5 Use a Library Encyclopedia or Dictionary

Although you will likely start your background reading with a quick Google search, you should visit the library and its collection of reference materials early in your research. The library has access to many encyclopedias, dictionaries, and handbooks, both in print and online.

Many books arranged in a spiral
Figure 1.4 The reference collection. Image by geralt.


Encyclopedias and handbooks will provide:

  • A broad overview of your topic
  • Sub-topics and related issues
  • Controversies and criticism
  • Key thinkers or researchers in the area
  • References, recommended articles, and links to further reading

Dictionaries will offer a definition of your term and related terms that will be important as you develop your search strategy.

From the Research Help guide linked on the library’s homepage, you can find several of the library’s reference collections listed on the Find Background Information page. Many subject-specific reference books can also be found on the various subject guides.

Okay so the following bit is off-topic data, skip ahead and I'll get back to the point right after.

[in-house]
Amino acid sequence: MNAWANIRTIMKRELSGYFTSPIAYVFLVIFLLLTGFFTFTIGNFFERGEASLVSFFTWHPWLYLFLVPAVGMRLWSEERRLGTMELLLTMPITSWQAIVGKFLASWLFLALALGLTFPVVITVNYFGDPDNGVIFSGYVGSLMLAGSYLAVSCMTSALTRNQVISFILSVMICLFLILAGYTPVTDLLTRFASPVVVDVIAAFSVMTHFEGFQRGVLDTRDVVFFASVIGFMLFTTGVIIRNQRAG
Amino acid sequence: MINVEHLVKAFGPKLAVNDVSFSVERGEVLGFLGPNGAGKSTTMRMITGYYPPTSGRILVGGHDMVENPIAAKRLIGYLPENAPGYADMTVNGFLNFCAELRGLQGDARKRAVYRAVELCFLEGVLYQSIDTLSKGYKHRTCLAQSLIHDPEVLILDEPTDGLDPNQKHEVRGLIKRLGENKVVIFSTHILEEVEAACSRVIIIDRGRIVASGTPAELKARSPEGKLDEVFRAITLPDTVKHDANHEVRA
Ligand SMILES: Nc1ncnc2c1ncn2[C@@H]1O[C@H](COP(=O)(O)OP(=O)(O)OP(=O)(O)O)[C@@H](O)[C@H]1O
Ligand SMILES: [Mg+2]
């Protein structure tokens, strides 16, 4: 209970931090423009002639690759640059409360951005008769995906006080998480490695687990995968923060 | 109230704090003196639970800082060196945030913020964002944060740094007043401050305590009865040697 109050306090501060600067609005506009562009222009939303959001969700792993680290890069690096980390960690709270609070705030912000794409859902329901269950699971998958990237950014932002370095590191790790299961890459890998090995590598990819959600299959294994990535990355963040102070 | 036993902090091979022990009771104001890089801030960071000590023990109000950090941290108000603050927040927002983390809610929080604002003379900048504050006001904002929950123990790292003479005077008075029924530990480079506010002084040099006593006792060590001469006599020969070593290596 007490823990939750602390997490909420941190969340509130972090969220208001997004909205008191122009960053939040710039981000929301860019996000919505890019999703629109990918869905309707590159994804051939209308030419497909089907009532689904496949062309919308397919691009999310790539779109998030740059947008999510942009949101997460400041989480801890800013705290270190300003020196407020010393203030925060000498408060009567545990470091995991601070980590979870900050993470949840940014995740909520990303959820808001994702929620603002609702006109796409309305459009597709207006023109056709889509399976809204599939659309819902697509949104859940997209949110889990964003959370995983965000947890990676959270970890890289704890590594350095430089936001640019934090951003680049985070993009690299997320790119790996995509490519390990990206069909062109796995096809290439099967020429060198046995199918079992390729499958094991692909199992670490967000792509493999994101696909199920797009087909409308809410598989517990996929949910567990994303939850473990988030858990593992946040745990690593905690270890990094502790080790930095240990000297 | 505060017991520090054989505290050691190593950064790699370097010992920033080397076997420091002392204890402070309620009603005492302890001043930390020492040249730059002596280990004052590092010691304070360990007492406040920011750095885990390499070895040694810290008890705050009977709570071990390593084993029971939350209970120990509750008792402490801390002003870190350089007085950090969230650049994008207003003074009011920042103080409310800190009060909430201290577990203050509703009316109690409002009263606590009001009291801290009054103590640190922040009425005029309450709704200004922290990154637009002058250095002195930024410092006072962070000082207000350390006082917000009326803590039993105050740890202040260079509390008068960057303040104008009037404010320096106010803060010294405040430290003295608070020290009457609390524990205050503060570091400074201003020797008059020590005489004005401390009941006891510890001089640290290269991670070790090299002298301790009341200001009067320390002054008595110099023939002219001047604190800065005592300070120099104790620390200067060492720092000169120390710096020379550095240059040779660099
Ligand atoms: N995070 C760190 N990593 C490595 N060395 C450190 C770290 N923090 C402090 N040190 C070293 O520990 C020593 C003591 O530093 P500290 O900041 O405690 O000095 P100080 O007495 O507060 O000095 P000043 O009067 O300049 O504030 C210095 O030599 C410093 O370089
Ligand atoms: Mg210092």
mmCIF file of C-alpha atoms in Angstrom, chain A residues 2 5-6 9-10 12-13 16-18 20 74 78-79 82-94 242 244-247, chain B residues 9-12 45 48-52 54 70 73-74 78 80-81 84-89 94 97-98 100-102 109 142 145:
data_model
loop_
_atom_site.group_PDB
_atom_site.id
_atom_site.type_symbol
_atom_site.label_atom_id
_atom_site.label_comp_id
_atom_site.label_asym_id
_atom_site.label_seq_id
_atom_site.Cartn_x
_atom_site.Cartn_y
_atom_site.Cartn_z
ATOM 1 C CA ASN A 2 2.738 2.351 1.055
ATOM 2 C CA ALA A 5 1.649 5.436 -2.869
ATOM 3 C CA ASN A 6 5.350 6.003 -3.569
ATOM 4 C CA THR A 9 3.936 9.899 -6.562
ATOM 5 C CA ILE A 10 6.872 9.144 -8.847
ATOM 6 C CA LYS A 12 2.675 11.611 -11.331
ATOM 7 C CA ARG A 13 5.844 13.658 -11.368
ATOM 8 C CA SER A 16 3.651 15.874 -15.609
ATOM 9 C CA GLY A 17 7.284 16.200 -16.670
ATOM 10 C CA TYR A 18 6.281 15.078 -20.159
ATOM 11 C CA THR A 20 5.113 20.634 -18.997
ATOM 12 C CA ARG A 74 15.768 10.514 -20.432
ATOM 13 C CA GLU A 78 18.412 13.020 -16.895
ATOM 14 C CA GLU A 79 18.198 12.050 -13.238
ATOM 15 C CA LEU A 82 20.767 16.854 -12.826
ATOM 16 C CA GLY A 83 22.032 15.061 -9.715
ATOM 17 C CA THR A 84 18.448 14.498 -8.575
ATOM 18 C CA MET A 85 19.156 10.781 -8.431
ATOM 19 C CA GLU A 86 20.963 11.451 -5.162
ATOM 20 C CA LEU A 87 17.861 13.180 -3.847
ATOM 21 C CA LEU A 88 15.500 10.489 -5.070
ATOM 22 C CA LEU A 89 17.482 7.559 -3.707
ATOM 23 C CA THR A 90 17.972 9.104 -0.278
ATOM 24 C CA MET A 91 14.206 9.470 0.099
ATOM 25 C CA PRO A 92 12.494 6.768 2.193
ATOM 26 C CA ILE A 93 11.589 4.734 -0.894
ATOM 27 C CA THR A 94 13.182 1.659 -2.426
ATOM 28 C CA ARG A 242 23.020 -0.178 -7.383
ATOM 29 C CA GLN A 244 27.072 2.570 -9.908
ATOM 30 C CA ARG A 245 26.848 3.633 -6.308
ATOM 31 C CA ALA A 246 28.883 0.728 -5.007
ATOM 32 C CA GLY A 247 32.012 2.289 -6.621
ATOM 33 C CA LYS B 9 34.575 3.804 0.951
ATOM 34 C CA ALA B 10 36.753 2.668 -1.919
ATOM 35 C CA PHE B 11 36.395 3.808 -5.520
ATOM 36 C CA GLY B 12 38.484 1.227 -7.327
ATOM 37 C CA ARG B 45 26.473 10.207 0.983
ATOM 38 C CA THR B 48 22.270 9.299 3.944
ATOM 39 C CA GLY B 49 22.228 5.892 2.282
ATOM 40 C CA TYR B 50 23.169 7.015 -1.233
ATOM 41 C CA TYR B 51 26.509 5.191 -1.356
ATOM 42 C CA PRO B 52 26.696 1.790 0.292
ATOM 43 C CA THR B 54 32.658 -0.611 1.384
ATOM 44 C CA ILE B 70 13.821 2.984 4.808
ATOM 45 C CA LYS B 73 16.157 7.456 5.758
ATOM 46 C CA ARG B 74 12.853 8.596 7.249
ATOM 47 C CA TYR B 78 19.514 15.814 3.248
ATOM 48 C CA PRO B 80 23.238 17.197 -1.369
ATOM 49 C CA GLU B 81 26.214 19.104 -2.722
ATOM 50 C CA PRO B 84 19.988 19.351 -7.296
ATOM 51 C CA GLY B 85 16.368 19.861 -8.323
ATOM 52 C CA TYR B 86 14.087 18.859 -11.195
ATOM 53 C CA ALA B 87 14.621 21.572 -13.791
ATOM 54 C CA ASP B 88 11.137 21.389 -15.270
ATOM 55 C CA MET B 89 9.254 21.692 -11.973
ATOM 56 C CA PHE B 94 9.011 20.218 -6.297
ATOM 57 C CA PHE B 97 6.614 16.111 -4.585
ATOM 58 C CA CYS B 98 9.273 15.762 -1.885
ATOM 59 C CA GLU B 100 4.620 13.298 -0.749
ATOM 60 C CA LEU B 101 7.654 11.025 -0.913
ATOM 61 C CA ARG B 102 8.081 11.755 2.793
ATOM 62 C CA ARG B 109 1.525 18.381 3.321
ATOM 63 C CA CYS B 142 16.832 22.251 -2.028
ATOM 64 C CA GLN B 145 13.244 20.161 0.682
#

You can also access all of the library’s reference books from your Summon search by focussing your results using theĀ  “reference” filter. Recall that Summon is the default search box on the library’s homepage.

ACTIVITY: Watch, think and learn

The following short video from KPU Library demonstrates how to locate a source for background information using the library’s Summon search.



ACTIVITY: Use an encyclopedia article

The article below is from the Encyclopaedic Dictionary of Psychology and was found using the library’s Summon search tool.

Click on the purple question marks to explore how an encylopedia can be useful at this stage of your research.

(Use Fullscreen to maximize the image, and your Esc button when finished.)



After this background work, you are now ready to start developing the research question you will try to answer for your assignment.


Image: “Library” by geralt.

Video: “Finding Background Information” by KPU Library is licensed under CC0.

Waller, G. (2006). Eating disorders. In G. Davey (Ed.), Encyclopaedic Dictionary of Psychology. Routledge. https://search-credoreference-com.ezproxy.kpu.ca:2443/content/entry/hodderdpsyc/eating_disorders/0



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Doing Research Copyright © 2020 by Celia Brinkerhoff is licensed under a Creative Commons Attribution 4.0 International License, except where otherwise noted.

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